Ucas statements a 'disadvantage' for state applicants

Prospective students from independent schools are much more likely to submit good personal statements to back up their applications to university, a study has found.

December 7, 2012

The report, commissioned by fair access charity the Sutton Trust, calls into question the fairness of the personal statements - a key part of Universities and Colleges Admissions Service’s process for applying to higher education institutions.

According to a release accompanying the study, independent school applicants are “more likely to submit carefully crafted statements, written in an academically appropriate way, and filled with high status, relevant activities.

“State school applicants, by contrast, appear to receive less help composing their statement, and often struggle to draw on suitable work and life experience.”

Steven Jones, a senior lecturer in education at the University of Manchester, analysed 309 personal statements, all of which were submitted to the same department of the same research-intensive university by students with the same A-level results.

He found clear writing errors were three times more common in the personal statements of applicants from state schools and sixth-form colleges as those from independent schools.

Independent school applicants also listed the highest number of work-related activities and drew on more prestigious experiences.

One 18-year-old applicant’s experience included working “for a designer in London, as a model…on the trading floor of a London broker’s firm…with my local BBC radio station…events planning with a corporate 5 star country hotel…in the marketing team of a leading City law firm…and most recently managing a small gastro pub”.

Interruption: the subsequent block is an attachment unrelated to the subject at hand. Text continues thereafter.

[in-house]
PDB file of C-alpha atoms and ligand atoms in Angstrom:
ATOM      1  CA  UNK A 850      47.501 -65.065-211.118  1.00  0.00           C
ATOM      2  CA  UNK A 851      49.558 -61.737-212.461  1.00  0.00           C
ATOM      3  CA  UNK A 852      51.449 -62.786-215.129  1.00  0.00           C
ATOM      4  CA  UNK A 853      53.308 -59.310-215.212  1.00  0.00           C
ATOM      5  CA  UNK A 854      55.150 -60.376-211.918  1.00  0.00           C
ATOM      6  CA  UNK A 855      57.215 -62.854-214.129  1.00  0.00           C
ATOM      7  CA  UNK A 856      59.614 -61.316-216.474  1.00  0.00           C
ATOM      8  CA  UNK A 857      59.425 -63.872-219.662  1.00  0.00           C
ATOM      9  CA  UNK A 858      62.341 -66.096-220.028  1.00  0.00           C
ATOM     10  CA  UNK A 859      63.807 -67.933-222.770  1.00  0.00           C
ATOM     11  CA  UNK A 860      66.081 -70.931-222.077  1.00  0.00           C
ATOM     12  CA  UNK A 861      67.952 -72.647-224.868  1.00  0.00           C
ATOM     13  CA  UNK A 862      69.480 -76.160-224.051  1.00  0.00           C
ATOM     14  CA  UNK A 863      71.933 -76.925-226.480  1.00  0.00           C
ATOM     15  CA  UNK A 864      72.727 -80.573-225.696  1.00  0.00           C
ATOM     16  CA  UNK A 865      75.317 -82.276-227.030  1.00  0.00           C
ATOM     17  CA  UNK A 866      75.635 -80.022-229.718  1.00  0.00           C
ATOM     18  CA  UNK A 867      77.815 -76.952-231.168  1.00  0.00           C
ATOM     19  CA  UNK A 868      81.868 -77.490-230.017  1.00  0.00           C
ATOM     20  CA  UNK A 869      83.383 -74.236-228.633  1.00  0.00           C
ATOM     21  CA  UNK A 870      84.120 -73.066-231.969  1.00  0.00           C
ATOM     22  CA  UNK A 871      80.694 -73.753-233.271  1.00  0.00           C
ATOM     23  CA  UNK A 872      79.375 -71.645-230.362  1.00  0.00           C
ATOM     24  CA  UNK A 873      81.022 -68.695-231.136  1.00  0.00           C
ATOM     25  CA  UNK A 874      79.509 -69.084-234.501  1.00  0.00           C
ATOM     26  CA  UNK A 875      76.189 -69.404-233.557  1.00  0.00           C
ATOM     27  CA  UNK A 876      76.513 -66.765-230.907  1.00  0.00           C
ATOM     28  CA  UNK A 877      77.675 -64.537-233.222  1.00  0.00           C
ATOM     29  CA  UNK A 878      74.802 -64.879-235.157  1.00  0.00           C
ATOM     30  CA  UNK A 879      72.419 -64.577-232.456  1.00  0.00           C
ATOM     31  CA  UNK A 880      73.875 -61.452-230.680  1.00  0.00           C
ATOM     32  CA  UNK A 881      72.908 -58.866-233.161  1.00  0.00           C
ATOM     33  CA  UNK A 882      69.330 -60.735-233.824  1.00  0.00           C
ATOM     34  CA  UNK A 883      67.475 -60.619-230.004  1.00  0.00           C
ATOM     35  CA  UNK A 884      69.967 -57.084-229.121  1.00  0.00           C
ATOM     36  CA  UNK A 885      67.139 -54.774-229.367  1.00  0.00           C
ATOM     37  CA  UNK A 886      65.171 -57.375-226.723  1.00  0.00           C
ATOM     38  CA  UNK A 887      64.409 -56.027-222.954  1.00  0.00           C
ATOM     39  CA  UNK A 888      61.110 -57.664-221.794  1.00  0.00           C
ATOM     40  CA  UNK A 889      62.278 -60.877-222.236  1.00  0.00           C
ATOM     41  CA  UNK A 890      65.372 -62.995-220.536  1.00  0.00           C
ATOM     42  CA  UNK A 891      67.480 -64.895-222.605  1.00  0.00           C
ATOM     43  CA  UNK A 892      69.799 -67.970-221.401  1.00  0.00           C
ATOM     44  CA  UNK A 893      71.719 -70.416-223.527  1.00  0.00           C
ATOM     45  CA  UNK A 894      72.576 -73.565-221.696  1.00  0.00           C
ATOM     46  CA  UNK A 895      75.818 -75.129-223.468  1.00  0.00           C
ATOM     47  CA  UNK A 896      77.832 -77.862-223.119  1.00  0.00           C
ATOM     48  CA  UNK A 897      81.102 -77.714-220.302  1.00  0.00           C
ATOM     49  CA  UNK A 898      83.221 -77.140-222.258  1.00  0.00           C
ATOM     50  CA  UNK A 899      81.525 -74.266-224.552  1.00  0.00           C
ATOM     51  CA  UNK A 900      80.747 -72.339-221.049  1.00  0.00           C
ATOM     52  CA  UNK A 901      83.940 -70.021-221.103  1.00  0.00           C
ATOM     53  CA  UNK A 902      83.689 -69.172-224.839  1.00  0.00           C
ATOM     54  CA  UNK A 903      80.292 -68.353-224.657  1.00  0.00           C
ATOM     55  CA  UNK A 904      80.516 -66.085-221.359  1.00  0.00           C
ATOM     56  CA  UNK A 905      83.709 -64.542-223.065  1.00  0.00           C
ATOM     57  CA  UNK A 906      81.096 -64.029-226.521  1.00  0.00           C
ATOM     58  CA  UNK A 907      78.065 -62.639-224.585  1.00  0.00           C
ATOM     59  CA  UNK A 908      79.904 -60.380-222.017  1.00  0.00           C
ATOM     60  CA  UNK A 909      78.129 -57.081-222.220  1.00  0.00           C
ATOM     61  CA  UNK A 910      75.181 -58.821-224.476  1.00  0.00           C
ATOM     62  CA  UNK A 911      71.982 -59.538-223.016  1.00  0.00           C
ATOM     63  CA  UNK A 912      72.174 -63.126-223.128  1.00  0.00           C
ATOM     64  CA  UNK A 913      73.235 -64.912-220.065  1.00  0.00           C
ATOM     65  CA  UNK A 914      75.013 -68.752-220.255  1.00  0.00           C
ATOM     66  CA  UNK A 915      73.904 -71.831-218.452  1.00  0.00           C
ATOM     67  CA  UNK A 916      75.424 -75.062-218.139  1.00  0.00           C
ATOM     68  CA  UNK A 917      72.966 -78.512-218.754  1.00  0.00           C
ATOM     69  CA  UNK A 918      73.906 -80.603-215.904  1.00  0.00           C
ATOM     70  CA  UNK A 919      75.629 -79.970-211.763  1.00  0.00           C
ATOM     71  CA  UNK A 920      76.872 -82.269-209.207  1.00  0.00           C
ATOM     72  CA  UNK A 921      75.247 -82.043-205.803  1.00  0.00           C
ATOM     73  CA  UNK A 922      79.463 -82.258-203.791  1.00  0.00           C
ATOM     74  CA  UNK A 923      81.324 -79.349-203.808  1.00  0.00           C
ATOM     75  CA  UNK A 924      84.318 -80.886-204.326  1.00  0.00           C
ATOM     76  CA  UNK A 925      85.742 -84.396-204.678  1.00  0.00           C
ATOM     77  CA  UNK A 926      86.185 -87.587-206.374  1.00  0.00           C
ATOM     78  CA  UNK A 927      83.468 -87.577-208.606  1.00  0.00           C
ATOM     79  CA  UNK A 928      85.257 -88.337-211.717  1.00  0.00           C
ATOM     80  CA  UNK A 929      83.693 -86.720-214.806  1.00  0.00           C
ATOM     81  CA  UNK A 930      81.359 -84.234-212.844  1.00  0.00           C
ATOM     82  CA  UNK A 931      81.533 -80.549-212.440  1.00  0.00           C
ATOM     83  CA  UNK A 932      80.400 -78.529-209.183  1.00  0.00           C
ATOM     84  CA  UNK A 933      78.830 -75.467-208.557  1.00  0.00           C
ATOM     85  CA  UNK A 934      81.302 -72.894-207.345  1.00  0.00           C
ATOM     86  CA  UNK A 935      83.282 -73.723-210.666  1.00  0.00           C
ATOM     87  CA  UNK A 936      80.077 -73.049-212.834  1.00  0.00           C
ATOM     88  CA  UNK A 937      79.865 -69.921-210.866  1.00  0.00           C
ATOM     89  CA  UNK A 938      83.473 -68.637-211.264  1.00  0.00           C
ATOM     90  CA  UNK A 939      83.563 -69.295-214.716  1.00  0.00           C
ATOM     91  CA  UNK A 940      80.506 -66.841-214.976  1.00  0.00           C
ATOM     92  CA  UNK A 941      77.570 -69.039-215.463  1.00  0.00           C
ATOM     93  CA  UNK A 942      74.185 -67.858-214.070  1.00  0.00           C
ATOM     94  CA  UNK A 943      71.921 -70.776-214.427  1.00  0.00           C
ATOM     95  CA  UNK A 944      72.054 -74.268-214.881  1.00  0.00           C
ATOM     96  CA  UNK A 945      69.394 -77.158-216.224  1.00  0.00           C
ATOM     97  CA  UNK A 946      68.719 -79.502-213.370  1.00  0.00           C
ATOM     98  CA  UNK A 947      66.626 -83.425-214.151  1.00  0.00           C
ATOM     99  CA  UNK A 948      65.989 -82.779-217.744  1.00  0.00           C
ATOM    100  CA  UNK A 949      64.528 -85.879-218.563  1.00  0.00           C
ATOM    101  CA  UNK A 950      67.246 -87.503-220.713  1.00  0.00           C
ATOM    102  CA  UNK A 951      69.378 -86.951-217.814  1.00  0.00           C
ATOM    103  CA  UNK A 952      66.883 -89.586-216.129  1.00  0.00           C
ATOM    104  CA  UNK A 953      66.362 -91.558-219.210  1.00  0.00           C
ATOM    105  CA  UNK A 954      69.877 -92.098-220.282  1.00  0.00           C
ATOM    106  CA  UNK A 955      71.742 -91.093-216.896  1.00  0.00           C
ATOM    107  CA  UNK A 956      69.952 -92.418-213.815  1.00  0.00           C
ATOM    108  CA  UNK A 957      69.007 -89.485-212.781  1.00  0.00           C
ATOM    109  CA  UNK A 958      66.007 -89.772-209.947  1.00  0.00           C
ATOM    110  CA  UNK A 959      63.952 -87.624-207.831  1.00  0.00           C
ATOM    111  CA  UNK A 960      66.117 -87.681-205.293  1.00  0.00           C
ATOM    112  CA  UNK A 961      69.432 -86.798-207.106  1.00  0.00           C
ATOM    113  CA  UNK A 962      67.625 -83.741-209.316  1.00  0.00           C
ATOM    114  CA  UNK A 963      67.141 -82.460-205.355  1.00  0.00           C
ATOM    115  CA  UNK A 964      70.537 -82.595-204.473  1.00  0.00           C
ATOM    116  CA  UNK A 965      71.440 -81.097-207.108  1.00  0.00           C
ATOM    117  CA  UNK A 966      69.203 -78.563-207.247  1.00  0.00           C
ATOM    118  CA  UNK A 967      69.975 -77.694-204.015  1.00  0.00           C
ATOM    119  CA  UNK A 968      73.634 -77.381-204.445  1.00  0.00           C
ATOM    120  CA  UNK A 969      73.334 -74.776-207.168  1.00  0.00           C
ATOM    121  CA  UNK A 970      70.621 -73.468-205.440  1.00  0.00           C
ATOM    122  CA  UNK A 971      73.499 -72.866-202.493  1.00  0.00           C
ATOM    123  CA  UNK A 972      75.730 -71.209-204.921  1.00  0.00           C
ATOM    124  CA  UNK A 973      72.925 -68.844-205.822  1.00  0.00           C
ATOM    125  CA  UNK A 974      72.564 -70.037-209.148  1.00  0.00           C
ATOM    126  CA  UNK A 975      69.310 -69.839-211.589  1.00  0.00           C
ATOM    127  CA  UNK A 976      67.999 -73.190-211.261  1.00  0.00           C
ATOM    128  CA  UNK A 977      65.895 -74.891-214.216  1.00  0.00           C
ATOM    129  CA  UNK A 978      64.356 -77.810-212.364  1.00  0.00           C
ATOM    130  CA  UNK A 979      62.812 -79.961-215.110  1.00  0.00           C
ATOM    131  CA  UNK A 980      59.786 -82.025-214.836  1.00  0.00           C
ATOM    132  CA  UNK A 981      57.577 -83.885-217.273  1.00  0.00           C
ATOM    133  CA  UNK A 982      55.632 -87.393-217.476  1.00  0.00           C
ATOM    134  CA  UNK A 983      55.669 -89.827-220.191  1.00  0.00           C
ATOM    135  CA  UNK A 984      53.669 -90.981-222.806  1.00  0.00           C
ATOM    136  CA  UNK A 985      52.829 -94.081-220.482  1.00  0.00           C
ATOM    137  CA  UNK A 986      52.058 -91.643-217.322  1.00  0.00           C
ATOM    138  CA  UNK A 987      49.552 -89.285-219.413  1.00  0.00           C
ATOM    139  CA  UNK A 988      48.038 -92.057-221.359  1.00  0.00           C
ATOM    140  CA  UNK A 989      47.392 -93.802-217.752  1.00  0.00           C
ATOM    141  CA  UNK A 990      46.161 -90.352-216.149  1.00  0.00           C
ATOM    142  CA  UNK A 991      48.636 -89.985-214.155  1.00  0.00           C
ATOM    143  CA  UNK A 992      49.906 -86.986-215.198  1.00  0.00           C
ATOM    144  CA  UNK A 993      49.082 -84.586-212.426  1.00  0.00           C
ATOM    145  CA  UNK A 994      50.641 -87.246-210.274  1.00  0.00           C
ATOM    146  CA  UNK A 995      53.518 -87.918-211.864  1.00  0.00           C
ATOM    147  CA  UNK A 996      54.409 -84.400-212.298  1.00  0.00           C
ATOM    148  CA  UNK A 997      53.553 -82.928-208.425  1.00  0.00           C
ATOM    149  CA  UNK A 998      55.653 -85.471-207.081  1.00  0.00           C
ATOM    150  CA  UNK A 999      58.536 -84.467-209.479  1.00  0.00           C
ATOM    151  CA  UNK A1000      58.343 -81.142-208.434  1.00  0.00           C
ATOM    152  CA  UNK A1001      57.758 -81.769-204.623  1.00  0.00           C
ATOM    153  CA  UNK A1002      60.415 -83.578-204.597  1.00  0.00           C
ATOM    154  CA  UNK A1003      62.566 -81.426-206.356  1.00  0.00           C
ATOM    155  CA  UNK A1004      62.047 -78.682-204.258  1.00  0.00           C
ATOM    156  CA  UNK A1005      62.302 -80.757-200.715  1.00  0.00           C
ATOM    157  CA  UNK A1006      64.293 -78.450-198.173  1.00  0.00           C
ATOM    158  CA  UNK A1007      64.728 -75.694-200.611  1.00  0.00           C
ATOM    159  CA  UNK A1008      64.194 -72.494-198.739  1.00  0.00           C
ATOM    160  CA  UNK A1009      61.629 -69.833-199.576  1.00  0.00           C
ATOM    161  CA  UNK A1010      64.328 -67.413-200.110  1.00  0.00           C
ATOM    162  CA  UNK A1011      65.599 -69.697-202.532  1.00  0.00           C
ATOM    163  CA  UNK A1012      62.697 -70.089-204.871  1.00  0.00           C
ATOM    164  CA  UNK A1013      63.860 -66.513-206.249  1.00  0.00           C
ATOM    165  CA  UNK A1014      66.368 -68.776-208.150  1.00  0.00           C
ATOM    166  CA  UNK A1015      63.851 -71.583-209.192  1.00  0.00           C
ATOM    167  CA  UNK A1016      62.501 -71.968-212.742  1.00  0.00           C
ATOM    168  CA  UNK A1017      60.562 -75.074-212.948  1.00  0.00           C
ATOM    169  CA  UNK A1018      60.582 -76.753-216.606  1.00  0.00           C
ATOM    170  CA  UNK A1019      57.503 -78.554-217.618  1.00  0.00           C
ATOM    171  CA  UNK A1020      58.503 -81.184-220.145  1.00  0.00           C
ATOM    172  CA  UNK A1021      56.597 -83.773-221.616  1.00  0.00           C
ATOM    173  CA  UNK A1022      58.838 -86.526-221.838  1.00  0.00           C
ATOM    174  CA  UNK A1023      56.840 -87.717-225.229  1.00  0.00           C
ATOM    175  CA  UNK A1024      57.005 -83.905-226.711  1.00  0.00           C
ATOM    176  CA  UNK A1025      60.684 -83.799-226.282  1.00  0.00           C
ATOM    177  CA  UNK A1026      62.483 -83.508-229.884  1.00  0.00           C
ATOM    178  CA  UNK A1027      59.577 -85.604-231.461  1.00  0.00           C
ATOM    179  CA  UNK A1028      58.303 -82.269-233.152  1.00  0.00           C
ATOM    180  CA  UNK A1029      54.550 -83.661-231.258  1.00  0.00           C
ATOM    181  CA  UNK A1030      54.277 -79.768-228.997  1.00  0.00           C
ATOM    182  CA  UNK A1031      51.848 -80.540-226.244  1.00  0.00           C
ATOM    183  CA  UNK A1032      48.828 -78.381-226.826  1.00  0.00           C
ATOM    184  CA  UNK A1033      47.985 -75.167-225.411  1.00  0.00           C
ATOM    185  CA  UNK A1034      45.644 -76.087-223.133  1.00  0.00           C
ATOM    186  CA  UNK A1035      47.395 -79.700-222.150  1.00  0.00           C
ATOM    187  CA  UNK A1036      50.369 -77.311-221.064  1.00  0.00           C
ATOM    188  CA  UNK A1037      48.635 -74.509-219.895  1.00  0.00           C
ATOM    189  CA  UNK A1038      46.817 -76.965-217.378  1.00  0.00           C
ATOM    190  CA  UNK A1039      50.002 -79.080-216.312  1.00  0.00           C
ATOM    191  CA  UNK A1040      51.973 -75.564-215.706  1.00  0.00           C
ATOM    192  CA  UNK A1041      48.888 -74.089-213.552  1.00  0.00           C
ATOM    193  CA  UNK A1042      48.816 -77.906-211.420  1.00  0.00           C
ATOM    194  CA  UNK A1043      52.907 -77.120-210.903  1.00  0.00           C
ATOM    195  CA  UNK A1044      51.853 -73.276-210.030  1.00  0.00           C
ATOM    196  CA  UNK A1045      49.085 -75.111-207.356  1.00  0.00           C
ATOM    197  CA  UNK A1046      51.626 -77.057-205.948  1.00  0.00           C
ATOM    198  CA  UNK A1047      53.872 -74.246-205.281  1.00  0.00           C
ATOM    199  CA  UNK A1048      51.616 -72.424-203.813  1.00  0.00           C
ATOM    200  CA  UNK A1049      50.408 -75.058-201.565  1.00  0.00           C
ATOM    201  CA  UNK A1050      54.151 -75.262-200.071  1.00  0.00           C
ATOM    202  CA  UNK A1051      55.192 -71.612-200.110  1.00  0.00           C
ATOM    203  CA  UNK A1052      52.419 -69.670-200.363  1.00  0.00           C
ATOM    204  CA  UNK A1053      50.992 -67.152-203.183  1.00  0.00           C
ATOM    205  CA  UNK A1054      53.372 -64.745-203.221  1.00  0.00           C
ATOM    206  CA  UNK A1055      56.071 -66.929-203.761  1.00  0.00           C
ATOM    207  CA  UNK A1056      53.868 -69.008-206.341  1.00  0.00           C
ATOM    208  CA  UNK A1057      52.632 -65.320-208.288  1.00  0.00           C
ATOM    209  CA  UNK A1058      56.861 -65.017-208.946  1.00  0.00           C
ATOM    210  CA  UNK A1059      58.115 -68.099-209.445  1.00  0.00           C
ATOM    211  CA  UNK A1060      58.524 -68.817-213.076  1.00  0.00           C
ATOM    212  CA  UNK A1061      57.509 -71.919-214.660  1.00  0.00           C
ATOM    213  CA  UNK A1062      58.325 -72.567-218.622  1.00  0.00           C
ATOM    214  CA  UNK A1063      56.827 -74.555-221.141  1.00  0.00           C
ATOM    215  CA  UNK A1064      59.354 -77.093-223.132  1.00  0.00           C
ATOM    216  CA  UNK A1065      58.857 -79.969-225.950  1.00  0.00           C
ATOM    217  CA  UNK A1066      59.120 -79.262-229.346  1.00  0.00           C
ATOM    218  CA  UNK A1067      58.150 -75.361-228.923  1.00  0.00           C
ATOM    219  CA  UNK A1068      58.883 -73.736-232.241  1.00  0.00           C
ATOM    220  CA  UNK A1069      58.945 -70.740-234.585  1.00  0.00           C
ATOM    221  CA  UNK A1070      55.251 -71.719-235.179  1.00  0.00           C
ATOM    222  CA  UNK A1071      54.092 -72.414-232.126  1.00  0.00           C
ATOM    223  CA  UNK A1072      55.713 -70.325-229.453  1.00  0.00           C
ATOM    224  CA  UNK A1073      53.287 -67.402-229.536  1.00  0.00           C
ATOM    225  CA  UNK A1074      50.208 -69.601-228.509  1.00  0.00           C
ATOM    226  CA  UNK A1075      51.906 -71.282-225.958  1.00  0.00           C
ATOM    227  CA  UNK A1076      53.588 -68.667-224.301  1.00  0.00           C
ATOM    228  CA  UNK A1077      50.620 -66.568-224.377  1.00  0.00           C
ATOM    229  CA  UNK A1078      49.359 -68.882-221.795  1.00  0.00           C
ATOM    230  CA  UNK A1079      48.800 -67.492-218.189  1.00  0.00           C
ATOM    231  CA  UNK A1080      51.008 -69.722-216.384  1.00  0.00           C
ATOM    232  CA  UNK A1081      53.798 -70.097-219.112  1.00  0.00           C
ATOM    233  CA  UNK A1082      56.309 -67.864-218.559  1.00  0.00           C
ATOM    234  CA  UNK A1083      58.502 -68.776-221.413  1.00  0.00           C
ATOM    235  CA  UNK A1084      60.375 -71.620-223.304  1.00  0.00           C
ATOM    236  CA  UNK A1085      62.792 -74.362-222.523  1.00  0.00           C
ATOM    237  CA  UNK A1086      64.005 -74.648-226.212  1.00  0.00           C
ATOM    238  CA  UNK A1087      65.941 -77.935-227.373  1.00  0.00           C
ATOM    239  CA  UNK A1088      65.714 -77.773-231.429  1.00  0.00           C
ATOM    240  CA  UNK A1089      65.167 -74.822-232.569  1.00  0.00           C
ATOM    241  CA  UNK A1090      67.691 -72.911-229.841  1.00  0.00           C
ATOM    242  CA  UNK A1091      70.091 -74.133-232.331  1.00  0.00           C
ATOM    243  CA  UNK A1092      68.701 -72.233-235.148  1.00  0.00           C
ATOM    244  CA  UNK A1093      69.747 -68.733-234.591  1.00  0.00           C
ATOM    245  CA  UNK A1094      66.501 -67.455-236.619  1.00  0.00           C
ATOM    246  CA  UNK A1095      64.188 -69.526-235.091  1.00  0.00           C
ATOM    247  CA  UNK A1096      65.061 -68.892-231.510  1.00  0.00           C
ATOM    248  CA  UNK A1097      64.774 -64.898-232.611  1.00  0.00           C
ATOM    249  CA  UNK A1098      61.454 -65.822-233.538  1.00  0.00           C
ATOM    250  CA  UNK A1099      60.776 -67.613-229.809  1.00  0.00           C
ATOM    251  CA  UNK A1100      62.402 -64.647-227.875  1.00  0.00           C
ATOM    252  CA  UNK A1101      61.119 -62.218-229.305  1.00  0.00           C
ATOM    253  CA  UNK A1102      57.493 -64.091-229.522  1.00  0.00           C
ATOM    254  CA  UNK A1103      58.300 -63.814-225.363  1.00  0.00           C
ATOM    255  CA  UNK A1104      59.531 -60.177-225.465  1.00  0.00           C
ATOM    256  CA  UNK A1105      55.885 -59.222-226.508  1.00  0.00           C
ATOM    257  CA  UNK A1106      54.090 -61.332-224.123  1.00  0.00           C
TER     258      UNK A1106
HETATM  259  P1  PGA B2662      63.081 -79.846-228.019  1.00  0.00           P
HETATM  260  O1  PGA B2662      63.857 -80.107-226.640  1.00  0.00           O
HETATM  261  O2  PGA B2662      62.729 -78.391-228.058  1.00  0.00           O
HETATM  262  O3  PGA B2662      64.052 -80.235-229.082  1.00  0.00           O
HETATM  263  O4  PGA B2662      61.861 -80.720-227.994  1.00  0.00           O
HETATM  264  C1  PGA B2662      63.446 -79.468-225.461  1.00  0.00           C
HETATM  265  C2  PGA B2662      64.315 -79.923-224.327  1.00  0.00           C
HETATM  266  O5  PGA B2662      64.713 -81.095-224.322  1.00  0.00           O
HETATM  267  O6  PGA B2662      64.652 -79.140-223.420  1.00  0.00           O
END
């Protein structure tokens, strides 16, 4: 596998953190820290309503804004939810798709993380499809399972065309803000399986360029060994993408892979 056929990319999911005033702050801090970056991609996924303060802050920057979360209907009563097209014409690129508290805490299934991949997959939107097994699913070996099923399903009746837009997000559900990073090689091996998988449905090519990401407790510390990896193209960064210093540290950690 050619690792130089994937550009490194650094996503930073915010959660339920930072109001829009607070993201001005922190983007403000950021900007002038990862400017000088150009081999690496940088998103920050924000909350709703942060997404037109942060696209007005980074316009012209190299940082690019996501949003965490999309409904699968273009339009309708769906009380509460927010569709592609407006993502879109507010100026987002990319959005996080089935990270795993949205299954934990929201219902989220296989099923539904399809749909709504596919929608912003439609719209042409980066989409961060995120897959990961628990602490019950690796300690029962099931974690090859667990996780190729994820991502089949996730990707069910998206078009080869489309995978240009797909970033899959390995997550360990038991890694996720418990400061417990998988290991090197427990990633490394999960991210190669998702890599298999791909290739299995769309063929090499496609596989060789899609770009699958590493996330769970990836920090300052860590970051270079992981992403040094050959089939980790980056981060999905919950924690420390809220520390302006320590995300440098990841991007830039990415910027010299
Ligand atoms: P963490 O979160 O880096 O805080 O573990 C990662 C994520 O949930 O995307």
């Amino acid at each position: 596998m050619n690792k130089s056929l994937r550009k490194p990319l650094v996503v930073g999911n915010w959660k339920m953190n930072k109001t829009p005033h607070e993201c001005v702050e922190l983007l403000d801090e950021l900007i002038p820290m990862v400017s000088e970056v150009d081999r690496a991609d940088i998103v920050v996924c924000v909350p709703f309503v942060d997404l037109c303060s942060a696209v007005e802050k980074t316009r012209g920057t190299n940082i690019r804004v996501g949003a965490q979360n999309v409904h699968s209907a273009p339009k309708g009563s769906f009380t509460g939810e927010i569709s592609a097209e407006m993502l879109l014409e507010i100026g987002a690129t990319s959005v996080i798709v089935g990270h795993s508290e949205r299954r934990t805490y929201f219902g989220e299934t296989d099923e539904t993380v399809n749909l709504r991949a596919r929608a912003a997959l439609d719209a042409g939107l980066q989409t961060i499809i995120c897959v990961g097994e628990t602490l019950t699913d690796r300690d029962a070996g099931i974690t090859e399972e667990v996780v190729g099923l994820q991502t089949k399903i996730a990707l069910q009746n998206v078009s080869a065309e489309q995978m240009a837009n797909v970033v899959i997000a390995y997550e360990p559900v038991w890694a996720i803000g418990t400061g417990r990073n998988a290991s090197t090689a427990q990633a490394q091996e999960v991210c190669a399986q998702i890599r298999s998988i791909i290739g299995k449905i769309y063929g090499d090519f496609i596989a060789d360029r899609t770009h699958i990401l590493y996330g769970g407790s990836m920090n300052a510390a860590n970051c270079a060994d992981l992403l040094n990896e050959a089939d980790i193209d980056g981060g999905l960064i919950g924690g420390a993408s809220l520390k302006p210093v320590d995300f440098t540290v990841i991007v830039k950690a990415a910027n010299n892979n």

For state school applicants, work-related activity was more likely to involve a Saturday job or a school visit to a business, the study found.

The Trust says it wants Ucas to consider whether the personal statement, in its current form, is an “appropriate and fair indicator of applicants’ potential”.

It calls for a series of measures, including a limit on the number of experiences described by applicants, more help for state school pupils in preparing statements and universities to take young people’s background into account.

Sir Peter Lampl, chair of the Sutton Trust, said: “This research suggests that the personal statement further disadvantages students from low- and middle-income backgrounds.

“Personal statements should be more than an excuse to highlight past advantages. Applicants should outline how they might contribute to campus life, and universities should make it clear that applicants are not penalised for lacking opportunities in the past due to family circumstances.”

However, some academics and sector leaders took to Twitter to question the research’s findings.

Mary Beard, professor of Classics at the University of Cambridge, tweeted: “Does Sutton Trust report really think I’m taken in by slick expensive personal statements on ucas forms…we’re not that easy to con.”

While Julian Gravatt, assistant chief executive of the Association of Colleges, asked where state schools and colleges would find the resources to provide more support to pupils.

simon.baker@tsleducation.com

You've reached your article limit

Register to continue

Registration is free and only takes a moment. Once registered you can read a total of 6 articles each month, plus:

  • Sign up for the editor's highlights
  • Receive World University Rankings news first
  • Get job alerts, shortlist jobs and save job searches
  • Participate in reader discussions and post comments
Register

Have your say

Log in or register to post comments

Most Commented

Social media icons

Gabriel Egan laments the narcissistic craving for others’ approval brought on, he says, by the use of social networking websites

James Fryer illustration (8 September 2016)

Some lecturers will rightly encourage forms of student interaction that are impossible for those covering their faces, Eric Heinze argues

Elly Walton illustration (25 August 2016)

Treating students as consumers has precipitated a rush to the bottom to give them exactly what they want, says John Warren

Handwritten essay on table

Universities must pay more attention to the difficulties faced by students, says Daniel Dennehy

Theresa May entering 10 Downing Street, London

The prospect of new grammar schools on the horizon raises big questions for HE, writes Nick Hillman